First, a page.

CIO advise investors to diversify beyond the US and growth, given the deteriorating outlook for earnings, high valuations, and risks arising from interest rate hikes. (ddp)

Financials were among the main gainers on the day in the index, with the sector up 3%, a sign that anxiety over the health of the banking sector is receding. Europe’s Stoxx Banks index rose 4.8% and the US KBW Bank index, which tracks regional as well as national banks, gained +5%.

Increased market confidence has also been reflected in rising government bond yields, including a 26-basis-point rise in the yield on the 2-year German bund, the largest daily gain since 2008. The market is also now pointing to a roughly 80% chance that the Federal Reserve will raise rates by 25 basis points today. In the immediate aftermath of SVB’s collapse, markets were implying a pause in rate hikes.

But this doesn't mean we can go back to expecting a soft landing for the US economy:

The Fed looks set to raise rates further. Policymakers face a tricky choice at today’s rate-setting meeting, with the need to balance worries over the banking system with continued high inflation. In our view, the Fed is likely to hike rates, putting more emphasis on the fight against inflation. In addition, the longer inflation stays elevated, the more likely it could become entrenched, forcing the Fed to take more dramatic action to reestablish price stability.

Banking sector stress suggests banks will tighten lending even further, in our view. While we think bank solvency fears are overdone, and most banks retain strong liquidity positions, headwinds to profitability in the sector are mounting. Some banks will be forced to further increase deposit rates to reduce the risk of deposit outflows, and wholesale lenders may also demand higher rates of return, increasing funding costs. Banks may opt to refrain from issuing new loans in order to boost their liquidity, and a weaker economic outlook may require banks to take more provisions against future loan losses. So, while financial conditions had been loosening even while the Fed was hiking, we now expect a tightening.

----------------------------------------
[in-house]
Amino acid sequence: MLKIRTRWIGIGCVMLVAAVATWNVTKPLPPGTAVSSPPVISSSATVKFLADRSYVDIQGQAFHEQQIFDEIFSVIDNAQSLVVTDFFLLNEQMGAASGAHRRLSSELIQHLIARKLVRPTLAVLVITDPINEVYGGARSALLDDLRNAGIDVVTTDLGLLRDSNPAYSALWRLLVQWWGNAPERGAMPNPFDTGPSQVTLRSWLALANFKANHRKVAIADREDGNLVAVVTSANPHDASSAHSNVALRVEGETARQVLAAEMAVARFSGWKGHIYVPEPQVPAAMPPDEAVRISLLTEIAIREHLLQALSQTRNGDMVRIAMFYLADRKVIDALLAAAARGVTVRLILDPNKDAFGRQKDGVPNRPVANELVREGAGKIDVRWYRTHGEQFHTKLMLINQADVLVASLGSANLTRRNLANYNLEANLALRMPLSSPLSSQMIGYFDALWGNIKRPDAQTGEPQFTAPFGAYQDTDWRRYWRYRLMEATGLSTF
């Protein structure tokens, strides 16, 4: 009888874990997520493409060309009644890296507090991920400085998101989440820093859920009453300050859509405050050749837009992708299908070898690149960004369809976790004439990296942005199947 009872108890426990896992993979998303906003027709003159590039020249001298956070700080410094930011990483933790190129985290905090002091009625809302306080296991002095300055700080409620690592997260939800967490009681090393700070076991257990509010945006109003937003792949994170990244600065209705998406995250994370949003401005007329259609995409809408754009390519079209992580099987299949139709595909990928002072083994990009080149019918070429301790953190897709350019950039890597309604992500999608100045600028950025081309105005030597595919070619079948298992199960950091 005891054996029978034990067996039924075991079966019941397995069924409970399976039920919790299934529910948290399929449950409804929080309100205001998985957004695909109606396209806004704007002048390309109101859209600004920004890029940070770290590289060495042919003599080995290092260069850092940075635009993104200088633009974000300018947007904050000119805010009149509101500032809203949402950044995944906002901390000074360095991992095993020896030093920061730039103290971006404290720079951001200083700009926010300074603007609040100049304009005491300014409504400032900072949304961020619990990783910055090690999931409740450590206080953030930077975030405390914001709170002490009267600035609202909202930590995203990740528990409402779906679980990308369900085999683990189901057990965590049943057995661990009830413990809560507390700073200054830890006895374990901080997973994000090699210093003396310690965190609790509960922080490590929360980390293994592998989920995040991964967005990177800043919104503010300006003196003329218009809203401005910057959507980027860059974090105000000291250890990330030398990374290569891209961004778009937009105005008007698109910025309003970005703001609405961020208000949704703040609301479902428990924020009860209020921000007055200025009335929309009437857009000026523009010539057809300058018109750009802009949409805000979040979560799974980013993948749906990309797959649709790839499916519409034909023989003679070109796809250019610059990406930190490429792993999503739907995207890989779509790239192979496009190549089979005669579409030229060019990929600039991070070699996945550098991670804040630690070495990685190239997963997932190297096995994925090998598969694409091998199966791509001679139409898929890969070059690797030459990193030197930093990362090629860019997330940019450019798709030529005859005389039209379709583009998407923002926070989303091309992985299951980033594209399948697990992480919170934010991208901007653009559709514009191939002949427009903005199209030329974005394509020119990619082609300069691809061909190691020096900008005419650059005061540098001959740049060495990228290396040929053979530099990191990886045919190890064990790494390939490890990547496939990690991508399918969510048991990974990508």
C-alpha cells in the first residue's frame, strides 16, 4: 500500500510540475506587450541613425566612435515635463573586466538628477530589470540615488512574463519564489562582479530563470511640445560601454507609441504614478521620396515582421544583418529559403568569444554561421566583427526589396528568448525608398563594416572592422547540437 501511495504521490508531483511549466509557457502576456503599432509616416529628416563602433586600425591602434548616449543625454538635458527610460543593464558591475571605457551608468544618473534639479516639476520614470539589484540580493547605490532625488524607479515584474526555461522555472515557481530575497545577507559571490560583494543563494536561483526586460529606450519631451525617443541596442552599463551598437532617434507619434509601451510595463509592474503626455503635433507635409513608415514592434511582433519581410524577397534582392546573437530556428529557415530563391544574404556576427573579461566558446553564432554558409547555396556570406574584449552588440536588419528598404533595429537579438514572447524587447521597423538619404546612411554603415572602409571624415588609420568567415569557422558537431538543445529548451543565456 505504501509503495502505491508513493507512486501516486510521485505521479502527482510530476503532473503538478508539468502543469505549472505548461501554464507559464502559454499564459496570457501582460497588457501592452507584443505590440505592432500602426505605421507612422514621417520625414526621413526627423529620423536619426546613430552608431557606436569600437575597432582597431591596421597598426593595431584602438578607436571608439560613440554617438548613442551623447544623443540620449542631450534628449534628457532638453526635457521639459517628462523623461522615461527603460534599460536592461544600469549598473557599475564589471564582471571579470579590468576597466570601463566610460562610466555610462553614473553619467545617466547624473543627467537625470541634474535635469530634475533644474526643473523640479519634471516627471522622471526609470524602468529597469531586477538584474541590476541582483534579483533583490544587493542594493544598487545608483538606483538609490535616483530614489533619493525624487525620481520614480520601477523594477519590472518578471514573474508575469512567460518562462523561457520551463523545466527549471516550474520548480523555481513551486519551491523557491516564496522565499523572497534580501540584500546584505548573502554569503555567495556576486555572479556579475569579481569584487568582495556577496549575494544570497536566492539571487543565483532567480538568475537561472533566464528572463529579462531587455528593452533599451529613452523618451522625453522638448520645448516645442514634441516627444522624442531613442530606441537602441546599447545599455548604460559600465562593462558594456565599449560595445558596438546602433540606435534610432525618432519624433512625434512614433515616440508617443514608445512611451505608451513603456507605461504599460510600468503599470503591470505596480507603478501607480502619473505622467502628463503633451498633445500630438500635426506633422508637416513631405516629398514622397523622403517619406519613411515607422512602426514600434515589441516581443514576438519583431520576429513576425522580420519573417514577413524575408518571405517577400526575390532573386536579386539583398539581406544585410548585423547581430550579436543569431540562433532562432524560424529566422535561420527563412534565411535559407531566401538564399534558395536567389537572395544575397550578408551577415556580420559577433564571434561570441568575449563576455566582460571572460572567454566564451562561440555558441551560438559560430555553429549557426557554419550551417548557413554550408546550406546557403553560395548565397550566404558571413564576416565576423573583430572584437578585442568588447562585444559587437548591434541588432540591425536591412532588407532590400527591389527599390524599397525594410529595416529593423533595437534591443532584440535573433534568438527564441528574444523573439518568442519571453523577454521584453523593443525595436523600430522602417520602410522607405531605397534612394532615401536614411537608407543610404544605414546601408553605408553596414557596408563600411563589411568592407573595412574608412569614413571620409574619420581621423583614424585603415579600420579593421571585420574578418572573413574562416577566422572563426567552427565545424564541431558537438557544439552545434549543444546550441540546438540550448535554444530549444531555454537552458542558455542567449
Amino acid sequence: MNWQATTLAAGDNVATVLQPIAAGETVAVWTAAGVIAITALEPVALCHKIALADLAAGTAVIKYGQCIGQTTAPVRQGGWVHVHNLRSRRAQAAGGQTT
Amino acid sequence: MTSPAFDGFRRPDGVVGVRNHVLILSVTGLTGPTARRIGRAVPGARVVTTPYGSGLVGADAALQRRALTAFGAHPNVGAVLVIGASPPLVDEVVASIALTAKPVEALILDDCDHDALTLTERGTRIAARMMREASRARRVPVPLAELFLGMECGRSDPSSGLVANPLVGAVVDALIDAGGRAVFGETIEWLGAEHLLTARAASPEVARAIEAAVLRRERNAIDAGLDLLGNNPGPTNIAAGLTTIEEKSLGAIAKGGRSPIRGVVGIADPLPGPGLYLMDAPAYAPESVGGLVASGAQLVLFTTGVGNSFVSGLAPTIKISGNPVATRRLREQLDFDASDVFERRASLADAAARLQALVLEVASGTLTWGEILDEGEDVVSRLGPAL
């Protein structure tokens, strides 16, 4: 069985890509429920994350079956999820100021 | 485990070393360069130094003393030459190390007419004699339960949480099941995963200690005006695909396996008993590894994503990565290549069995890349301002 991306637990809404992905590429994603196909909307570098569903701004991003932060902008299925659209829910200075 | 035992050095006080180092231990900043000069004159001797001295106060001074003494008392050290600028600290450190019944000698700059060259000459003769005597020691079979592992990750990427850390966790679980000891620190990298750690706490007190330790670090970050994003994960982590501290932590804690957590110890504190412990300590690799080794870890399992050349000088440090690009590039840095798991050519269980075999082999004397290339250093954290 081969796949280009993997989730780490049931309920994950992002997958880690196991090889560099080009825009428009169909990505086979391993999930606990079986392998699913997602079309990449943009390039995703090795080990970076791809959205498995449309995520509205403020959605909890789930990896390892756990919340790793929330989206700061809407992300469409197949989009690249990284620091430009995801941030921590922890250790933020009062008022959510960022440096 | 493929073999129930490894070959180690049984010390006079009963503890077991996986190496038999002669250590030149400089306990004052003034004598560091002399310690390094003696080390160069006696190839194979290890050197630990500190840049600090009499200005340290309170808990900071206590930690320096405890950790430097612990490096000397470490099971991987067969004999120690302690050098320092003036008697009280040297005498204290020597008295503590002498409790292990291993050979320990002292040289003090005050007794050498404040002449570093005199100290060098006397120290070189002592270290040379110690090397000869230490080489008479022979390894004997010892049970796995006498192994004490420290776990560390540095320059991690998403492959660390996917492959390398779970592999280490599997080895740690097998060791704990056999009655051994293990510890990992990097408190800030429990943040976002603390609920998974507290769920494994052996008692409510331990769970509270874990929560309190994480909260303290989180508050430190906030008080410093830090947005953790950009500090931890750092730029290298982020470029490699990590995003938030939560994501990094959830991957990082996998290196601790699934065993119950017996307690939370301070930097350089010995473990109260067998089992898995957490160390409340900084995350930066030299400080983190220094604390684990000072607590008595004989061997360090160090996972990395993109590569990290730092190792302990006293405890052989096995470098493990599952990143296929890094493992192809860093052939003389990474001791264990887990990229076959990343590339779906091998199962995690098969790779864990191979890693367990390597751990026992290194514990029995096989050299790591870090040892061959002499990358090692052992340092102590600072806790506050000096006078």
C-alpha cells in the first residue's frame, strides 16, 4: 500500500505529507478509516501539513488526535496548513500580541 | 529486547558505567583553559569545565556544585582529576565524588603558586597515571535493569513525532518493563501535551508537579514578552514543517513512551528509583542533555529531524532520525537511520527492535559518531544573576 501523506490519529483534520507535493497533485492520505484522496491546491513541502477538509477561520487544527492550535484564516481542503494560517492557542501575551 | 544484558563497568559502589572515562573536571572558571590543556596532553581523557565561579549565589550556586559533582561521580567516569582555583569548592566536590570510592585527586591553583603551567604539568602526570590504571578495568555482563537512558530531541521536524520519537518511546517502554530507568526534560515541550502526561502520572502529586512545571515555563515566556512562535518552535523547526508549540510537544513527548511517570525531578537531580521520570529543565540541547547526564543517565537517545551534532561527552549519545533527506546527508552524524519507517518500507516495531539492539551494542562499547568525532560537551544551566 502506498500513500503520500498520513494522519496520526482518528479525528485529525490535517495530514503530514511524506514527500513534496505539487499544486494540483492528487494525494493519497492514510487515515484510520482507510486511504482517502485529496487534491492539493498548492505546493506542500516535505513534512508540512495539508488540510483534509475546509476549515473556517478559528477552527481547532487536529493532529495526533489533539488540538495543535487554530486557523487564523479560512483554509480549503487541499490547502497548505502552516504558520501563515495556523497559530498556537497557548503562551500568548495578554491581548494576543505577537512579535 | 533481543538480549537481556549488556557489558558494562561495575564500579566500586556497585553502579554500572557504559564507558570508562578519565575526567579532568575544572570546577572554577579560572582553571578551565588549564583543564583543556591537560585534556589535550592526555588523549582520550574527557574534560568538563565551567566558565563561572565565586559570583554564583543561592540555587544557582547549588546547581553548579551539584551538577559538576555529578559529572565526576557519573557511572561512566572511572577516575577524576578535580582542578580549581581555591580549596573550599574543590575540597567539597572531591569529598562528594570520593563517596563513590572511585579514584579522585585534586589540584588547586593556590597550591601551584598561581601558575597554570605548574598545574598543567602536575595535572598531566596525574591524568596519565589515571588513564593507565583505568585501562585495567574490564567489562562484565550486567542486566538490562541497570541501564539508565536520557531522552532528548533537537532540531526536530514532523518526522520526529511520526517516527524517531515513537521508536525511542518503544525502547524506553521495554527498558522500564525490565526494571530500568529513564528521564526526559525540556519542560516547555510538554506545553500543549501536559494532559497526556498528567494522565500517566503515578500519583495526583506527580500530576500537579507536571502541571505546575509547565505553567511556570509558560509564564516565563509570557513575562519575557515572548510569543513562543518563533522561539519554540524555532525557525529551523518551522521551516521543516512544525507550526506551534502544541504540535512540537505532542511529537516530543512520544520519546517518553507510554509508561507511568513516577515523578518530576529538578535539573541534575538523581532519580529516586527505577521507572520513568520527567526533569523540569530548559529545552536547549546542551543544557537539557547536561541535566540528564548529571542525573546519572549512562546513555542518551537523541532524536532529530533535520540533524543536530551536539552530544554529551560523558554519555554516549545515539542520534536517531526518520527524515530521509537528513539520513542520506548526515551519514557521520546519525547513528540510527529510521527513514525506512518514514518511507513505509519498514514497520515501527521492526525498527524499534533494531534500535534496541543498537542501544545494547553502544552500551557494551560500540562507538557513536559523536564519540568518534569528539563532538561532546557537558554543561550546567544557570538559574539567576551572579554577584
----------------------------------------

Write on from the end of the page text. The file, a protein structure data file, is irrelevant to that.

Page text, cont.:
Strains on the banks represent an additional headwind to corporate earnings and business activity. Until now, our central concern for the economy had been that slowing consumer spending would prompt businesses to pull back on hiring. Households are running through the excess savings built up during the pandemic (which have halved to under USD 1tr), and delinquencies are rising. Now a more restricted access to capital for businesses is becoming a growing risk. Lending standards have been tightening since the second half of 2021. The Fed's latest Senior Loan Officer Opinion Survey showed that a net 43.7% of banks are tightening standards for small firms and 44.8% for large firms. This survey, which is correlated with earnings growth, looks set to deteriorate further.

Against this backdrop, we prefer high grade and investment grade bonds, which should be more resilient in the event of a recession. We are more cautious on corporate high yield credit given deteriorating corporate fundamentals and the risk of spillover from banking sector stress. We also advise investors to diversify beyond the US and growth, given the deteriorating outlook for earnings, high valuations, and risks arising from interest rate hikes. By contrast, we expect positive performance from emerging market equities, including China and Asian semiconductor stocks, and select European themes, including German equities.

Main contributors - Mark Haefele, Vincent Heaney, Christopher Swann, Brian Rose, Jon Gordon

Content is a product of the Chief Investment Office (CIO).

Original report - Risks remain despite stock rebound, 22 March 2023